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 "The Dave Niehaus I Remember, and Why His Voice Alone..." 
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Post "The Dave Niehaus I Remember, and Why His Voice Alone..."
The Dave Niehaus I Remember, and Why His Voice Alone Touched Us in a Significant Way
by: Ed Bagley

Copyright © 2010 Ed Bagley

When I was knee-high to a grasshopper in 1954, baseball was THE sport in America. It wasn't about football as it is now.

Every kid I knew made the corner grocery store owner a fortune by buying baseball cards. It was all about getting a Mickey Mantle rookie card. If you spent all of the money you earned cutting lawns and being a newspaper carrier and still could not score a Mickey card, you sucked in your gut and traded your next best dozen cards for Mickey.

It was all about Mickey, and the gum of course. There was nothing like the bubble gum in baseball cards. We tried to build up enough chewing gum so we could push it out in our cheek, like Nellie Fox, the sure-handed second baseman for the Chicago White Sox with the biggest chaw of tobacco in his cheek you ever saw.

The New York Yankees won 5 consecutive World Series from 1949 to 1953, and every kid knew that. If you did not know that, you weren't a kid and you didn't play baseball. But every kid in my neighborhood played baseball.

We lived on the wrong side of town. We played fastball in the street with a back-up catcher, and yes, we broke some windows, both in cars and houses. I know because I was the catcher.

I took my glasses off so I would not break them. I caught without a catcher's mask because I couldn't afford one. That could be why I took two fastball foul tips, and a nasty curve ball, in the mouth.

I bled like a pig, and my top front teeth looked like I had been hit by a '48 Chevy Coupe in a fender bender. I think I was in shock because I wouldn't cry; I would get on my bike and ride home, giving my poor mother the fits when she saw me. When I got into organized baseball, they gave me a mask.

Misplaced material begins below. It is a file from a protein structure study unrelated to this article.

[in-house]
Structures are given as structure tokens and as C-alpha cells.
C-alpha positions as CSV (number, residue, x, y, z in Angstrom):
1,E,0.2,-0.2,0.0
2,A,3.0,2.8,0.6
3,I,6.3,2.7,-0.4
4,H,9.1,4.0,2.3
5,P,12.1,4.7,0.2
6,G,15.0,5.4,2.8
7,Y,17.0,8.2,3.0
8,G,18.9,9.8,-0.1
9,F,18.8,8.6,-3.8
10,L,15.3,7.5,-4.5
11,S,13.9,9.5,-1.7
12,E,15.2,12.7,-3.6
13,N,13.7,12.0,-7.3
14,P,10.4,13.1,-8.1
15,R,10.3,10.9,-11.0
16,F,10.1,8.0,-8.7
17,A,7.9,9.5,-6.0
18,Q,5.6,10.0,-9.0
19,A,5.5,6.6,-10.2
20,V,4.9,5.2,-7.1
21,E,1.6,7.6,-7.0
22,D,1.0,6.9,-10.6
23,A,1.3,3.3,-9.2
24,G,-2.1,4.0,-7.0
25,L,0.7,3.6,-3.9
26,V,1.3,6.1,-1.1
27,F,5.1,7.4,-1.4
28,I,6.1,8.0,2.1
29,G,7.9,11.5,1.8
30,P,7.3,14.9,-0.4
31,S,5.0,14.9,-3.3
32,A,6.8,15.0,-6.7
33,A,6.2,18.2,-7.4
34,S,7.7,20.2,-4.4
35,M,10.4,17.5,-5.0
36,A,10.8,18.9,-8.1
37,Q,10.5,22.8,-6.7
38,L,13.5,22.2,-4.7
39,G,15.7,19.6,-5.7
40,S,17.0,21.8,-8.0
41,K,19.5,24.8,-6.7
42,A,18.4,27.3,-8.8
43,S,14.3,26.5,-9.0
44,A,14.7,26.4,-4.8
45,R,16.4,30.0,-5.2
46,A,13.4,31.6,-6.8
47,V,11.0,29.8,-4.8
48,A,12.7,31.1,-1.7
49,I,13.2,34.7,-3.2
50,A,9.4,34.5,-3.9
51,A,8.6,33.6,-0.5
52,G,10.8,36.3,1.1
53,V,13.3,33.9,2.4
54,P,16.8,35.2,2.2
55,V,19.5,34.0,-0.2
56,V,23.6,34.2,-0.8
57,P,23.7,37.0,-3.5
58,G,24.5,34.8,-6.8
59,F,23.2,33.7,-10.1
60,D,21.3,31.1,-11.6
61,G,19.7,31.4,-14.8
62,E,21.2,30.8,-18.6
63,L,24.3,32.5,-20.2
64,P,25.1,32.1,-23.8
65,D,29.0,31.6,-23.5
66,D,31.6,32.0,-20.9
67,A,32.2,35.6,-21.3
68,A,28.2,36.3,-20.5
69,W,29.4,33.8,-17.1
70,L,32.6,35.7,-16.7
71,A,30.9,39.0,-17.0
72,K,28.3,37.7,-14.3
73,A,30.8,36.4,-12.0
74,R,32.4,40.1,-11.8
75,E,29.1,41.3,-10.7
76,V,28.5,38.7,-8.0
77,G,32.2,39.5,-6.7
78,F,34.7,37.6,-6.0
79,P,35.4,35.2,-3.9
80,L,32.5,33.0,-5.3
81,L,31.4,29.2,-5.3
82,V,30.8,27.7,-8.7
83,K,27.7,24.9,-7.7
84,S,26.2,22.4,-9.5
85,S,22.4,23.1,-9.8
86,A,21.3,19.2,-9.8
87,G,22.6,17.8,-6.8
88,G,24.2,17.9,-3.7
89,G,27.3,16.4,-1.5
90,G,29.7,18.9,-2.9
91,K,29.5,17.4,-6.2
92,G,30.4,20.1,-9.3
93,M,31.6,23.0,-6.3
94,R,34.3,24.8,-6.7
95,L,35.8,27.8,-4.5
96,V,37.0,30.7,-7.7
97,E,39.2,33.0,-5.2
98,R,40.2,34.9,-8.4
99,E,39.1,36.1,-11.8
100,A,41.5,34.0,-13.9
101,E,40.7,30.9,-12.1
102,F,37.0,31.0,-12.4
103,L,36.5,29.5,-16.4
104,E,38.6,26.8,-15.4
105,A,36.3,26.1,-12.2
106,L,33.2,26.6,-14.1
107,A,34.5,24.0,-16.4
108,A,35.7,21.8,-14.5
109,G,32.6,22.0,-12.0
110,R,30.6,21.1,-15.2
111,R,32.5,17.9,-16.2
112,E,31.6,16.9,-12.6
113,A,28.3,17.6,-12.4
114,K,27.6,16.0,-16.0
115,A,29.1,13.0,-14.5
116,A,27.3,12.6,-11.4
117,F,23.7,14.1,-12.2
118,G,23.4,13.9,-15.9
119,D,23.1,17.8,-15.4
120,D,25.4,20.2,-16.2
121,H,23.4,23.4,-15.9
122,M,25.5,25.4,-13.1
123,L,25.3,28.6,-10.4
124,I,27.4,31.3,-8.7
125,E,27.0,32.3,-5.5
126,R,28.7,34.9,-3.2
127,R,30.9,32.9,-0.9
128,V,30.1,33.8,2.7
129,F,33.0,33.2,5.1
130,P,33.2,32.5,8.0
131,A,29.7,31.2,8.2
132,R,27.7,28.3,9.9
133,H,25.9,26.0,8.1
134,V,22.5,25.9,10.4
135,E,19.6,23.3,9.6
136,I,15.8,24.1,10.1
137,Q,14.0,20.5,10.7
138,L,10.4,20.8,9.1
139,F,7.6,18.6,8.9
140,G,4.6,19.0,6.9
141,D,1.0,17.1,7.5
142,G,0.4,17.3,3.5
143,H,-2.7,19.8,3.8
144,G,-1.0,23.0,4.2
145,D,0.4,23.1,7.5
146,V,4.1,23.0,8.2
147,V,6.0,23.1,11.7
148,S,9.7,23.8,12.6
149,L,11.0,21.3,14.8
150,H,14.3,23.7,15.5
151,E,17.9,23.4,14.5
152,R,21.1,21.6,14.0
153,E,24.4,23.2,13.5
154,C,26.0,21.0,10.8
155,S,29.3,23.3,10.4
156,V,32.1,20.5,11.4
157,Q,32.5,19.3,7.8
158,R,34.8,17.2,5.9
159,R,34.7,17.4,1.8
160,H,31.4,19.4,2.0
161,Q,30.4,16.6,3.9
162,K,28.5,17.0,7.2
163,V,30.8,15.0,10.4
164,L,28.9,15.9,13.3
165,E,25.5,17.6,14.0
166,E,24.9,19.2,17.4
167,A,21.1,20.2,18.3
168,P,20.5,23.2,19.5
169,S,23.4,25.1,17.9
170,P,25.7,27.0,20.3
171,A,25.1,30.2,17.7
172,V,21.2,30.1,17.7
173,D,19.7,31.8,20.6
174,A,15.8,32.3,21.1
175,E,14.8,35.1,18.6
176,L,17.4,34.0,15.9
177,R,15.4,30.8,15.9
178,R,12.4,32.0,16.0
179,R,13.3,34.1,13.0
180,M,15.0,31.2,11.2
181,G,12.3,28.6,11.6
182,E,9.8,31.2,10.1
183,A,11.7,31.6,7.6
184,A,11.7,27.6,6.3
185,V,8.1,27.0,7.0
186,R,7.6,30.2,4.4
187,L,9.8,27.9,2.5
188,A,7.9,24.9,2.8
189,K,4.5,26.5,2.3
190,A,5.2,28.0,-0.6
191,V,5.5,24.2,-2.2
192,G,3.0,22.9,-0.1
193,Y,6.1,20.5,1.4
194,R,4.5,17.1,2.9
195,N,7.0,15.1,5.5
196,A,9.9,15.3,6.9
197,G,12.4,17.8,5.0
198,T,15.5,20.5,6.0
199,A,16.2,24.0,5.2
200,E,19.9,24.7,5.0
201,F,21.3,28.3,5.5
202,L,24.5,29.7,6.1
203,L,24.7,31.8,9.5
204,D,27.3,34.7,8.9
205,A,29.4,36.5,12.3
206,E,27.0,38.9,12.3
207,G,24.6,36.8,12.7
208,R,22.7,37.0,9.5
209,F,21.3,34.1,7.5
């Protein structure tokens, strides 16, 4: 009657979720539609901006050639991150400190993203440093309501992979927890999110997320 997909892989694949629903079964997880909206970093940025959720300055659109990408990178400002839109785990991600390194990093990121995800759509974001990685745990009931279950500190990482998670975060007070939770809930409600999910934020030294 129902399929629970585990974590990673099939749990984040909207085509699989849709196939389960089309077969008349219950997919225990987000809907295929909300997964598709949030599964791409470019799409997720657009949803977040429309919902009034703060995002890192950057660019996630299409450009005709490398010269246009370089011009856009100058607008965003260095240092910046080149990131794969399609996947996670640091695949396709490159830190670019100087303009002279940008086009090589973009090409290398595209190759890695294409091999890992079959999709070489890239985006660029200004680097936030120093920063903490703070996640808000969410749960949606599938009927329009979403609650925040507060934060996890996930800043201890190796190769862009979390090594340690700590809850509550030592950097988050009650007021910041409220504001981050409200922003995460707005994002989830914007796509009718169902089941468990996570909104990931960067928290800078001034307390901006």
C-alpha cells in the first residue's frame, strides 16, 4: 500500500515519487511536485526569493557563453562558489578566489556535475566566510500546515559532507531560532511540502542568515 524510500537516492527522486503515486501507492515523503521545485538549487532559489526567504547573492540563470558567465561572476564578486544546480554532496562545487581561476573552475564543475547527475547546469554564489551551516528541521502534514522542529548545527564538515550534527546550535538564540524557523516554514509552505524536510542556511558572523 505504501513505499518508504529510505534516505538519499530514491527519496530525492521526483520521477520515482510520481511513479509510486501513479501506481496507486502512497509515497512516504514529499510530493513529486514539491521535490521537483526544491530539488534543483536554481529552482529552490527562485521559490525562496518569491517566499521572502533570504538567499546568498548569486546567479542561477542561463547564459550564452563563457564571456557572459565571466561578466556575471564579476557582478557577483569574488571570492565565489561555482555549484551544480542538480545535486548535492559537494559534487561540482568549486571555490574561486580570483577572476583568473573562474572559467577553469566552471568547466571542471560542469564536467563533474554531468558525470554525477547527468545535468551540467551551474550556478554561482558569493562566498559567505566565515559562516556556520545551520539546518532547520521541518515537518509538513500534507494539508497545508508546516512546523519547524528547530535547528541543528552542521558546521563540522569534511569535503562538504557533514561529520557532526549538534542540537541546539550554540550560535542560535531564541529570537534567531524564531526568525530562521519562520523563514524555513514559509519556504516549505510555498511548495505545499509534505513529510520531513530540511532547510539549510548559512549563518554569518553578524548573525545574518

We thought we were tough as nails, and some of us had the mangled front teeth to prove it.

Fast forward 20 years when I arrived in Seattle. In the beginning, there was no baseball team. The Seattle Mariners cranked up in 1977 as a replacement for the old Seattle Pilots, a one-season wonder in 1969 that became the Milwaukee Brewers.

In 1977 the Seattle Mariners were born, and that was my introduction to Dave Niehaus. Niehaus called the Mariners action for 34 seasons before his voice recently went silent.

Dozens upon dozens of baseball fans, players, coaches and friends waited patiently in line to extol the virtues and impact of Dave Niehaus upon their life, and it was all deserved.

If you were a baseball fan, you were as close to the voice of Dave Niehaus as he was to home plate on game day.

There will never again be another Dave Niehaus. His time and his generation has passed and, as he aged, the world changed. The impact of play-by-play broadcasters on the radio has diminished with the advent of television, and more especially the Internet, and the technology that comes with the Internet.

And that is a sad fact.

But celebrating the life of Dave Niehaus will be a joy for those of us who adopted him as our uncle, father or grandfather, and cherished the connection of his voice to our baseball world.

A friend once said to me that "Time and memories are eternal, memories come from time . . . but time from memories, never."

And that is now how it is with Dave Niehaus - we have wonderful memories, but his time is up.

With everything great that has already been said about Dave Niehaus, and all of it is true, here is my takeaway:

The thing I admire and relate to the most about Dave Neihaus was his gratitude.

Two quotes by Dave come immediately to mind:

"I love the game, the broadcast booth, seeing the diamond in every ballpark we go to. It's all I ever wanted to do, and I've gotten the chance to do it for a long time. I've enjoyed every minute of it. I'm a lucky man."

And this phrase from his speech during his induction to the Baseball Hall of Fame:

"I know there are several bigger names who have preceded me in winning this award. And there will be several bigger names after me to win this award. But no one will ever be more appreciative."

A man who lives his life with gratitude is a giant of a man. So how tall was Dave Niehaus? I'm glad you asked. Dave Neihaus was 20 feet tall, and he will continue to grow in stature as the years go by.

Goodbye, Dave. Thanks for the journey, and may God greet you when you arrive.

About The Author
Ed Bagley's Articles is Writer, Author and Editor Ed Bagley's personal web site with hundreds of original articles on 46 different subjects. Ed Bagley's Articles is a treasure trove of great stories. Get complete weekly updates on the NCAA college football scene plus Ed Bagley's Top 25 Poll. Find Ed Bagley's Articles at:
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[Note: Due to a size limitation, the title, above, had to be abbreviated. Apologies to the author and - Admin]
This article was posted by permission.

Sun Feb 13, 2011 11:39 am
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